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Balance of Power

"Why I have to work so hard to get on the ballot for what should already be a nonpartisan position is ridiculous," wrote Tiffany Lesnik, an independent judicial candidate in Raleigh.

Two parties squelch outsiders in N.C. judicial elections

People who aspire to judgeships in North Carolina but don't want to run on a party line are facing strict new rules and tight deadlines.

The tougher burdens, which only apply to non-affiliated candidates, are part of the state's comprehensive return this fall to partisan elections for judges. Good-government groups say that filling the bench this way is hardly the best option for getting the most qualified and fair people administering justice or for instilling public confidence in the court system.

In fact, the Tar Heel State is bucking the trend as many more states have abandoned partisan judicial elections in recent years than have adopted them. This year, North Carolina is among just 11 states picking all their judges this way. All but a handful of the other states have nonpartisan elections or allow voters to retain or dismiss judges first appointed by their governors.

Starting this month in North Carolina, independents seeking seats must start by collecting signatures from 2 percent of the registered voters in the areas that would be under their jurisdiction. Only if they complete those petitions within four weeks will they be permitted to register for a spot on the ballot. But candidates running as Democrats or Republicans need only pay a filing fee.

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The Republican-majority General Assembly voted to switch to partisan elections in all judicial races three years ago. Until now, voters did not see party labels next to candidate names on the ballots, and unaffiliated candidates weren't required to file petitions.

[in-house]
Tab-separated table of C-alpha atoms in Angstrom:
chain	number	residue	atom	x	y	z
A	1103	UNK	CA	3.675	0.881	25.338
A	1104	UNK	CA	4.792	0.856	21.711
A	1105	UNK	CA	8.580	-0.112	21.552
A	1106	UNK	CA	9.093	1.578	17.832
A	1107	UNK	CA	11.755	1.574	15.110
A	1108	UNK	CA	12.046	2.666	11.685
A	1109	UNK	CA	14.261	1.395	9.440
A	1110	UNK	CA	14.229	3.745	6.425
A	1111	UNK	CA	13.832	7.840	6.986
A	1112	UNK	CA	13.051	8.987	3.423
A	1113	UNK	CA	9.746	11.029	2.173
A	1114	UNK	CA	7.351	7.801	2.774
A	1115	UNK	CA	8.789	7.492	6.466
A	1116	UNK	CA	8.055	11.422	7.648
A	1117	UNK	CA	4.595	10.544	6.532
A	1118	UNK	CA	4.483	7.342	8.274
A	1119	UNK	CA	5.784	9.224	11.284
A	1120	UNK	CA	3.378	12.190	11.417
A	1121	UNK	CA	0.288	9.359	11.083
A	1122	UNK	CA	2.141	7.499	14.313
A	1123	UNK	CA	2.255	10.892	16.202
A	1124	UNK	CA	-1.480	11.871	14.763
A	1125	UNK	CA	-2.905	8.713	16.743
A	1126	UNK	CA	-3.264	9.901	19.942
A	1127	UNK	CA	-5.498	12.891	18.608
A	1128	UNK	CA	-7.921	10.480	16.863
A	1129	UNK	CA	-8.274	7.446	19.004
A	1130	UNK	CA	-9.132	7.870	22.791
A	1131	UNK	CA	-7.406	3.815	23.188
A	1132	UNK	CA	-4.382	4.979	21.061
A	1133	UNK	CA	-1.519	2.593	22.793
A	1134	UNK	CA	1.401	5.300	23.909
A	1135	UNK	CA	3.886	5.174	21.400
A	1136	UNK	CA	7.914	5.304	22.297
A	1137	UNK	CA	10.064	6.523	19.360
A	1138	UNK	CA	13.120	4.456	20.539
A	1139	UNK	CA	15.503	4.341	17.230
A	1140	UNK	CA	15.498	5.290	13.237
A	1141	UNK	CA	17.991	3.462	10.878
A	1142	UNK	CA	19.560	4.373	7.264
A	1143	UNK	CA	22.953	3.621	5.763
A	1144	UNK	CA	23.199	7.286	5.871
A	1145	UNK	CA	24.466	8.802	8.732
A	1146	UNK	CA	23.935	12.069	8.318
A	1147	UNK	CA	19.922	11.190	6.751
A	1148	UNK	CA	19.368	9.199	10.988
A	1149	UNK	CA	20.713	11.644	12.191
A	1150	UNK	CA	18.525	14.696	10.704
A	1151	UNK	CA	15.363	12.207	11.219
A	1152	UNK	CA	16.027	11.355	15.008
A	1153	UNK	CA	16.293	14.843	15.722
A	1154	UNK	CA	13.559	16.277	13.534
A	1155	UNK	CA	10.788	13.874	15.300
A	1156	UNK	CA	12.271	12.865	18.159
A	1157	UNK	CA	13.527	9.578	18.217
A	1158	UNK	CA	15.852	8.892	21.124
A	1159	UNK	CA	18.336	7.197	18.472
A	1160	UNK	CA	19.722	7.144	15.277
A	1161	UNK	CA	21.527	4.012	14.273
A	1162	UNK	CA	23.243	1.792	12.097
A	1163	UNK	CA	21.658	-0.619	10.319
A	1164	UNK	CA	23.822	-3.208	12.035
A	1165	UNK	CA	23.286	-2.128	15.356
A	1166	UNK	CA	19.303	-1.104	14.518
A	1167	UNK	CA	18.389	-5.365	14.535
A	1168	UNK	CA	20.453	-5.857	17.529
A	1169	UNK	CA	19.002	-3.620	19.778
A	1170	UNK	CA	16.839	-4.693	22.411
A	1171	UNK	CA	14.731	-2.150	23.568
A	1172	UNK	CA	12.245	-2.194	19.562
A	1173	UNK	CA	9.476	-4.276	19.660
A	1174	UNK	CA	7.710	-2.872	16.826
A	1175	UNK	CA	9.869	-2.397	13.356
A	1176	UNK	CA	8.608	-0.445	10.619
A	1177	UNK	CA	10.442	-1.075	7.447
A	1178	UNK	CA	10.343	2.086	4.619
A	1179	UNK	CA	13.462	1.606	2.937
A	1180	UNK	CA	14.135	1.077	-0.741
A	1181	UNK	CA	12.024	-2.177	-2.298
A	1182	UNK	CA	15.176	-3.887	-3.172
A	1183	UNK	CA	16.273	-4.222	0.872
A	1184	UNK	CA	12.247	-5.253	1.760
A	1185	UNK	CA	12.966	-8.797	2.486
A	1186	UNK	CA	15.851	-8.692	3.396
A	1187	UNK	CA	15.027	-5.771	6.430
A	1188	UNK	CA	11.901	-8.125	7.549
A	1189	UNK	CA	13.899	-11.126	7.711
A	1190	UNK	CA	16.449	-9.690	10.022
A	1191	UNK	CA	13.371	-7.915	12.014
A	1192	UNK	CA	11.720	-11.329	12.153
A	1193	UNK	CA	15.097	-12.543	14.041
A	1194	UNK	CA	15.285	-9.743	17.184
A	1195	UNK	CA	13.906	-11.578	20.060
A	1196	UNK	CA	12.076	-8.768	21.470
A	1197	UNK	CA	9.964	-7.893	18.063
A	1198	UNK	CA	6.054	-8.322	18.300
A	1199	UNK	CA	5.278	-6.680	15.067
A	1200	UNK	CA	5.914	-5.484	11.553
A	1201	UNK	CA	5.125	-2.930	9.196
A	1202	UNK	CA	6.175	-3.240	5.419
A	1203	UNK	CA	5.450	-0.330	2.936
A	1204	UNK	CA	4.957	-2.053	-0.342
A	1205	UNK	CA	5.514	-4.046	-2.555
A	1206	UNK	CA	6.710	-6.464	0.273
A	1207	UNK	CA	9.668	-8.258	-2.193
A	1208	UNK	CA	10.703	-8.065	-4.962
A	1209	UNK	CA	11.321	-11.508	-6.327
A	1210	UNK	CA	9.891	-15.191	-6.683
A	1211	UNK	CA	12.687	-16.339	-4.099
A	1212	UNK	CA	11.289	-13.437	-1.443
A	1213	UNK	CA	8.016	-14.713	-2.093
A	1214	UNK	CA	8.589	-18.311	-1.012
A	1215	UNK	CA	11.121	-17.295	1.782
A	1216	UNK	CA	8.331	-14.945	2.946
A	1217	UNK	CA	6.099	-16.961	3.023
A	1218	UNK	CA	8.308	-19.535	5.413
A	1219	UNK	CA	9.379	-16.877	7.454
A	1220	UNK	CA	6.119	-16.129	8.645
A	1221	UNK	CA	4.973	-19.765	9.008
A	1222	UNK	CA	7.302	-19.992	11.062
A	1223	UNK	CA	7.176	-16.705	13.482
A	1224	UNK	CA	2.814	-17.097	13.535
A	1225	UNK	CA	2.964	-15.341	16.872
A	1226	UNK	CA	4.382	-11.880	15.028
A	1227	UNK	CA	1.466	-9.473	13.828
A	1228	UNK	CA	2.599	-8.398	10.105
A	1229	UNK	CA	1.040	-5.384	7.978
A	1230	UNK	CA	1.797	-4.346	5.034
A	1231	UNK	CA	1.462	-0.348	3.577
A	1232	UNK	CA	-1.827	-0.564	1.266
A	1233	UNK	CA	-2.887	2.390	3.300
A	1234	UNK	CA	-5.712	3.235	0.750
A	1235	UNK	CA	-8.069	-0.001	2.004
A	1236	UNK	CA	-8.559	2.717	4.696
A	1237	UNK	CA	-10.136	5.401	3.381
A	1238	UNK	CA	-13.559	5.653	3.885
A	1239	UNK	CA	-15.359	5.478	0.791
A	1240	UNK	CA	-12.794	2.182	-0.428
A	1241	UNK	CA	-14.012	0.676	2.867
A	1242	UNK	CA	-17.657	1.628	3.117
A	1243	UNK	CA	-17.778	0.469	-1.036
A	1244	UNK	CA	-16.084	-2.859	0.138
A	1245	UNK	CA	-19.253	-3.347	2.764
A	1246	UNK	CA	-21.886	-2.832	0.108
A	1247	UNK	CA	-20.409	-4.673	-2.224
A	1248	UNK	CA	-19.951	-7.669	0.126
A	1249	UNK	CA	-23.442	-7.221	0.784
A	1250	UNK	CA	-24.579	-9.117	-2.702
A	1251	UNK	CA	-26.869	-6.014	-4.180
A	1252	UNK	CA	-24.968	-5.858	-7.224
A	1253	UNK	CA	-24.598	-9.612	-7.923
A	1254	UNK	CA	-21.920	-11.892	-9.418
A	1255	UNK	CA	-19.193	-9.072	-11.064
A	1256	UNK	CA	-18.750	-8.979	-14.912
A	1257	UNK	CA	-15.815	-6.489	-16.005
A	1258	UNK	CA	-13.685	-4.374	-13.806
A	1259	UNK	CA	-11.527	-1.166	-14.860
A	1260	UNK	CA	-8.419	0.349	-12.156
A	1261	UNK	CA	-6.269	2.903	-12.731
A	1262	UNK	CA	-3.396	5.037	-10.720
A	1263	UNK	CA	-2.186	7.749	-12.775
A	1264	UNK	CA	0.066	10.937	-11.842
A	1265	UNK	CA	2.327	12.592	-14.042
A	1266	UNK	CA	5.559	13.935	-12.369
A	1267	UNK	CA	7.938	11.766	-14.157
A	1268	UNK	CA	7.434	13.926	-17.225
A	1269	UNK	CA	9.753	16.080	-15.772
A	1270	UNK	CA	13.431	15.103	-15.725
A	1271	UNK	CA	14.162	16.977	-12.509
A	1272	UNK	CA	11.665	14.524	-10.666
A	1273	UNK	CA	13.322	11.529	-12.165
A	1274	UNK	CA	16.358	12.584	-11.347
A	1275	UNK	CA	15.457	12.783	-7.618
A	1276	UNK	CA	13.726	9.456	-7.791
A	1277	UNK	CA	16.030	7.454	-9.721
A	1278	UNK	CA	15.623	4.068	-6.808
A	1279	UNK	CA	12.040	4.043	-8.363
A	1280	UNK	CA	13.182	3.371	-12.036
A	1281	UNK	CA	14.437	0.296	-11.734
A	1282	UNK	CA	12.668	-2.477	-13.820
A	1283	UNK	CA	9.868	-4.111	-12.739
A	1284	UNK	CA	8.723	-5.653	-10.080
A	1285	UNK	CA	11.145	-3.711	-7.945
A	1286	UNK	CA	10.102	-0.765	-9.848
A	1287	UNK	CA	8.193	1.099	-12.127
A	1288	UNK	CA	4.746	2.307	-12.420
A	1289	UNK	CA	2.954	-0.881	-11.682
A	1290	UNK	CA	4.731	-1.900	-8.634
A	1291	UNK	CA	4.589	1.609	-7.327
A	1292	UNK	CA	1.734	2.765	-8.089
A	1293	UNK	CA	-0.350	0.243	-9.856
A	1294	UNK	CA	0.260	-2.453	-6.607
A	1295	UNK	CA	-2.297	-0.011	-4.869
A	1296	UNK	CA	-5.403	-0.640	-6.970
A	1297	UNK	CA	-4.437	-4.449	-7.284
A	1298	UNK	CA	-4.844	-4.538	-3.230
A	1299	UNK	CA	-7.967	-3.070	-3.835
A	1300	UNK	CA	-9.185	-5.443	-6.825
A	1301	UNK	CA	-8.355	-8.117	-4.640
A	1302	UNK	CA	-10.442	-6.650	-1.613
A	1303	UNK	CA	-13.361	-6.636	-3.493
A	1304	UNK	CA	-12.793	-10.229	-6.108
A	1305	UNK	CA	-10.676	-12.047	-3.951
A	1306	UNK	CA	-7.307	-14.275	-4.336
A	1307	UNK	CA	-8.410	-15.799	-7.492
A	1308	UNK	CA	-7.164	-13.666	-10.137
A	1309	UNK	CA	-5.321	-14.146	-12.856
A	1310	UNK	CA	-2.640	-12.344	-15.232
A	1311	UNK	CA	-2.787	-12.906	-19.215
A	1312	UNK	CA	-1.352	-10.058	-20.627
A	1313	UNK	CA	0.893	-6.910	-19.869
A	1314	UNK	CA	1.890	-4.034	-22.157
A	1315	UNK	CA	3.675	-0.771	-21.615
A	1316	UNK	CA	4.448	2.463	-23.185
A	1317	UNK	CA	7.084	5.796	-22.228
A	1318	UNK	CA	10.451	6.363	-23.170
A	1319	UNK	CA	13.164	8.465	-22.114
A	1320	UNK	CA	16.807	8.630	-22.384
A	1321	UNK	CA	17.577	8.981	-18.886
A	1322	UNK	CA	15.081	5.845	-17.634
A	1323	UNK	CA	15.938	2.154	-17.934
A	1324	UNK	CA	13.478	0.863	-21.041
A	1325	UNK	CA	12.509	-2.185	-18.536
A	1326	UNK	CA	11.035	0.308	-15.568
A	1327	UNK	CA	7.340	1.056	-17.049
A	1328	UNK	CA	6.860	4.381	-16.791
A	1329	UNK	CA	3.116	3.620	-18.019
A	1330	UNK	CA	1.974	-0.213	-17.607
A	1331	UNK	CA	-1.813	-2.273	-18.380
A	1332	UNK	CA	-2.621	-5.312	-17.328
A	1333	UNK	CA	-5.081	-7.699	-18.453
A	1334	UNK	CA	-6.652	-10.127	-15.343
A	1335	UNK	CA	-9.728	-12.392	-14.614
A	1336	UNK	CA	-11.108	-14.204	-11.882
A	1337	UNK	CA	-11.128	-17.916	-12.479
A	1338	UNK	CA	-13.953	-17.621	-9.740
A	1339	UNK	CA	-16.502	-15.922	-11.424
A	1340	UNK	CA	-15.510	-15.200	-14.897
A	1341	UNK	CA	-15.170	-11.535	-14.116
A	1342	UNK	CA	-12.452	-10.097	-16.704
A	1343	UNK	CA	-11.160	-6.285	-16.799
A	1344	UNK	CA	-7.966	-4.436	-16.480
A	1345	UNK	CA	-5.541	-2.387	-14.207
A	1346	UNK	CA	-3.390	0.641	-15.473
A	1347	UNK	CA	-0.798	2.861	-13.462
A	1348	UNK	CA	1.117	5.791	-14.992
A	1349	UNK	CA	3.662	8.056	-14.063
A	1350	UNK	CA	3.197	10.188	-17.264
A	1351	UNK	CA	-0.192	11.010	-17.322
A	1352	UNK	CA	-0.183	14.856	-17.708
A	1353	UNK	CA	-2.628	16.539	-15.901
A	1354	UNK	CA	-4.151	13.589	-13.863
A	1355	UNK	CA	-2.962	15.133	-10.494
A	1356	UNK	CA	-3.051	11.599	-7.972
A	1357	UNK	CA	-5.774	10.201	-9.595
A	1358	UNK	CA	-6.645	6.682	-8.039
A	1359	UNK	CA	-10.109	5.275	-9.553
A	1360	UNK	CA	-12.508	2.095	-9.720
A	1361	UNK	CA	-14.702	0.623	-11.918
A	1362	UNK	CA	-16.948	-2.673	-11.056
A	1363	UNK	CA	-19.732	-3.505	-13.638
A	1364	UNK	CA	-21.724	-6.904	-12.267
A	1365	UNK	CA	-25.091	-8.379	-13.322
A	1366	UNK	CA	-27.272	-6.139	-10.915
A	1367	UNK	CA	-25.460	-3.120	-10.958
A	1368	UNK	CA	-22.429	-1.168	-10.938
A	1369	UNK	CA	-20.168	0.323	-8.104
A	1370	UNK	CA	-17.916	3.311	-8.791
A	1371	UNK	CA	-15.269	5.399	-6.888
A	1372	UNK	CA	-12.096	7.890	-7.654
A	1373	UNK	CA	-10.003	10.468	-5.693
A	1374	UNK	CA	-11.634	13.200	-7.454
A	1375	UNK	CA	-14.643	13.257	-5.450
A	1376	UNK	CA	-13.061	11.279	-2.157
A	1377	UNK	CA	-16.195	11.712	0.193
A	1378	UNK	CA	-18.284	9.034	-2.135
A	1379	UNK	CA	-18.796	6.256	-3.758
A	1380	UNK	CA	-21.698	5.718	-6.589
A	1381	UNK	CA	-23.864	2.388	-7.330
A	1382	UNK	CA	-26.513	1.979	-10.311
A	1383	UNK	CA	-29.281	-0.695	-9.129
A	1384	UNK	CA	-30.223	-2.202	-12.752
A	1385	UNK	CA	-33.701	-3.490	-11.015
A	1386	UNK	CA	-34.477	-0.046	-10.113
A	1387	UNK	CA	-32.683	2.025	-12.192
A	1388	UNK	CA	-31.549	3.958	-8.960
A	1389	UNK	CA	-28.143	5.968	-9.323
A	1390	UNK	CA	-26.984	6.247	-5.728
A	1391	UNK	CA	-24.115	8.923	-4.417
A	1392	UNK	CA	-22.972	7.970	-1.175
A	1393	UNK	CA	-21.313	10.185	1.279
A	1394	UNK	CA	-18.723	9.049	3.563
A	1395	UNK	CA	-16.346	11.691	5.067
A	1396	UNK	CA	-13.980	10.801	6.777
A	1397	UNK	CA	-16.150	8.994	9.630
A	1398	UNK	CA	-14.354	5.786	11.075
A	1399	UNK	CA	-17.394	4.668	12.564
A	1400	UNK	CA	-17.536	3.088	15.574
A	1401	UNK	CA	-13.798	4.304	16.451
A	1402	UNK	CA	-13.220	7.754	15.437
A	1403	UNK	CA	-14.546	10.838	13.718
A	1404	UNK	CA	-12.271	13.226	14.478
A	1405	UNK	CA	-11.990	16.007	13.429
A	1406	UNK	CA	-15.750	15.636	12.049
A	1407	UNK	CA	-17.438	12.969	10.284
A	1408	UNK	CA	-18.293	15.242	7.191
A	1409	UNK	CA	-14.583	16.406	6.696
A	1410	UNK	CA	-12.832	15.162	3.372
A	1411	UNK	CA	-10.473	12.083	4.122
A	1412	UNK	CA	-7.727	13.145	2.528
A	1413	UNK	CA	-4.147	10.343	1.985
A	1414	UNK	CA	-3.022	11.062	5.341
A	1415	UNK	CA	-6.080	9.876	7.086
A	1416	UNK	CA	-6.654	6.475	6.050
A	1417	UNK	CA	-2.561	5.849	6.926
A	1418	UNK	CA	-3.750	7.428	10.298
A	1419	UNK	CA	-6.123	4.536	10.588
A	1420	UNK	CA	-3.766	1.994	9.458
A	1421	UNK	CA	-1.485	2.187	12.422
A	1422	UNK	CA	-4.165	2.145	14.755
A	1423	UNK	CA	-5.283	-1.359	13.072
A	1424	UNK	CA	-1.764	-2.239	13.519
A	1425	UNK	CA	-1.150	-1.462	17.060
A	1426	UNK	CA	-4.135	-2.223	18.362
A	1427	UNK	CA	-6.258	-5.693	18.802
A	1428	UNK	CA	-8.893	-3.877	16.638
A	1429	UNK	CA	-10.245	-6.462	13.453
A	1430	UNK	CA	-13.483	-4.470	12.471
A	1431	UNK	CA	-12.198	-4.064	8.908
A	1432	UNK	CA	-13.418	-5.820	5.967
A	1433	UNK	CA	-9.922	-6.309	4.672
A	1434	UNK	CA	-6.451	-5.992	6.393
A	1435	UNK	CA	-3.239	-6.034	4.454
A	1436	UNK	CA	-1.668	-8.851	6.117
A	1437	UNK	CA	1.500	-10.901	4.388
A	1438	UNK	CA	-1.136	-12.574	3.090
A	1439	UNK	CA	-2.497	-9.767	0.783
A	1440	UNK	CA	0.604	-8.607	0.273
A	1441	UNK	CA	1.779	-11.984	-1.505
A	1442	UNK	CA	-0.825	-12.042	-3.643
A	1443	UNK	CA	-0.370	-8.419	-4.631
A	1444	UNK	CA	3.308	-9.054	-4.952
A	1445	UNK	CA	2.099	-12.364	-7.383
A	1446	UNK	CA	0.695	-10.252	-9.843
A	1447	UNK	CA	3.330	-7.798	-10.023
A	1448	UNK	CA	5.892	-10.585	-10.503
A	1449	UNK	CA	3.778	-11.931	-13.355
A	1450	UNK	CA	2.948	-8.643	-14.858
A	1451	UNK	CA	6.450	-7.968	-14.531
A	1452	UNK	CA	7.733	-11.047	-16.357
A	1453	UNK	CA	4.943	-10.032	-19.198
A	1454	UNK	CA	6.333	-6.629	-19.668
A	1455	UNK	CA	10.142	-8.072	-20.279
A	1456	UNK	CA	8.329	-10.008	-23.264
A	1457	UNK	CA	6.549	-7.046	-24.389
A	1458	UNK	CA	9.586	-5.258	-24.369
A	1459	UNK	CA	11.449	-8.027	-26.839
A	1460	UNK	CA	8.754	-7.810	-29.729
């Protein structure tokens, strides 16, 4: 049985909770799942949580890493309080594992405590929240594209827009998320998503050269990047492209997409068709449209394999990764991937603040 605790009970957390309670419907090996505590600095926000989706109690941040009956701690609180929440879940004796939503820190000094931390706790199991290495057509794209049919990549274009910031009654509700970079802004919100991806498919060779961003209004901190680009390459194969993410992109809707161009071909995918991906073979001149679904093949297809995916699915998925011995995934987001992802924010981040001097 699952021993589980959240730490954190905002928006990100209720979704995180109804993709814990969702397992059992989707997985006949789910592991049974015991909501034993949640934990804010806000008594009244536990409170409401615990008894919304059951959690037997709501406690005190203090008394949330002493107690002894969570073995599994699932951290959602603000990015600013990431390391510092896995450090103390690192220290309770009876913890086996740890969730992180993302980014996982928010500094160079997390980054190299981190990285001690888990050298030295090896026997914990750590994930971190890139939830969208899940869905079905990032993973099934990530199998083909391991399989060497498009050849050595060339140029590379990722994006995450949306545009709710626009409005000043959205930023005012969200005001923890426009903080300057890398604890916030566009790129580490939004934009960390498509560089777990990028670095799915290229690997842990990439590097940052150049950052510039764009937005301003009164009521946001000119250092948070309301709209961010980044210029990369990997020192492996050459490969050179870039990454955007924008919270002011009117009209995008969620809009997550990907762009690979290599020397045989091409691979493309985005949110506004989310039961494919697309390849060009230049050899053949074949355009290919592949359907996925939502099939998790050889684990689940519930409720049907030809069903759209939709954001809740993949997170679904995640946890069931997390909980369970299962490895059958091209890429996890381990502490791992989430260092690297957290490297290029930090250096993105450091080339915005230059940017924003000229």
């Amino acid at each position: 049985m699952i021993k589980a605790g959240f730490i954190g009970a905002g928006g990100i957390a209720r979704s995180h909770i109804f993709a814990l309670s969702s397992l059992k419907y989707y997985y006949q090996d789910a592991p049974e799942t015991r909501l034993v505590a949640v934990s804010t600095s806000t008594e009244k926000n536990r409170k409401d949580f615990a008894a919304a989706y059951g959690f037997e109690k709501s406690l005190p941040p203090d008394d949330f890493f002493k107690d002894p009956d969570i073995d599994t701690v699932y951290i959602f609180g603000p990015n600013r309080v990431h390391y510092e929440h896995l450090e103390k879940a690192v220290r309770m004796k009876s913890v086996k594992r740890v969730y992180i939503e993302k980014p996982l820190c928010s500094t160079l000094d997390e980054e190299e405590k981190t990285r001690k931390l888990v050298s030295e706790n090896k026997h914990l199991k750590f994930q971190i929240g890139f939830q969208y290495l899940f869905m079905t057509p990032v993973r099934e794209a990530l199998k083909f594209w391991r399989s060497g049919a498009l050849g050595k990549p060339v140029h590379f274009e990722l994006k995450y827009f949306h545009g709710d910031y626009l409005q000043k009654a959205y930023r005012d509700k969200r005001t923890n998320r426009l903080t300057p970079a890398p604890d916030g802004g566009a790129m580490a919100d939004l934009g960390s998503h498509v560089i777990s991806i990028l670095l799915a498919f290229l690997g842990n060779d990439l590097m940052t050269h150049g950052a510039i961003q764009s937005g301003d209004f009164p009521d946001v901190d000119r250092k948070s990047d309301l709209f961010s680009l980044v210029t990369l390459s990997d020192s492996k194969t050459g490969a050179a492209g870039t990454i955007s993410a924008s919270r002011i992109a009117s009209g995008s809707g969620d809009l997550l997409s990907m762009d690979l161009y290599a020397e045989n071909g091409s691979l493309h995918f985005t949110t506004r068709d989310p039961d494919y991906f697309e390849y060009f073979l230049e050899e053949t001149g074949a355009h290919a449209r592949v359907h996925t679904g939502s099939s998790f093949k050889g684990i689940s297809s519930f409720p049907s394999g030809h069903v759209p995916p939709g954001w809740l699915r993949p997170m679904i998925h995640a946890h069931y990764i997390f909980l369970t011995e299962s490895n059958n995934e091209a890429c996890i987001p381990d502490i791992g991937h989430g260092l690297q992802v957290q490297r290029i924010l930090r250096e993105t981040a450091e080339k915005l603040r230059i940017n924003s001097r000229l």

The switch returns the state to the system it used into the early 1990s, when Democrats then in charge of the Legislature moved to nonpartisan elections. After the GOP secured supermajorities in Raleigh a decade ago, they pushed through a series of measures reviving partisan elections for the two tiers of appeals courts and then the two forms of trial courts.

The result, predictably, has been the election of mostly GOP jurists. Although one-third of the state's voters are registered as independents, only a handful of independents are expected to seek judgeships this year.

One of them is Tiffany Lesnik, a divorce lawyer running for a trial court seat in Raleigh.

"What everyone needs to understand is that Independents or Unaffiliated voters pose a real threat to the traditional two-party system in NC and around the states," she wrote in a Facebook post.

"What is most disturbing is that I am running for judge, not state Senate or the House, and why I have to work so hard to get on the ballot for what should already be a nonpartisan position is ridiculous," Lesnik continued. "I am angry, and you should be angry, too!"

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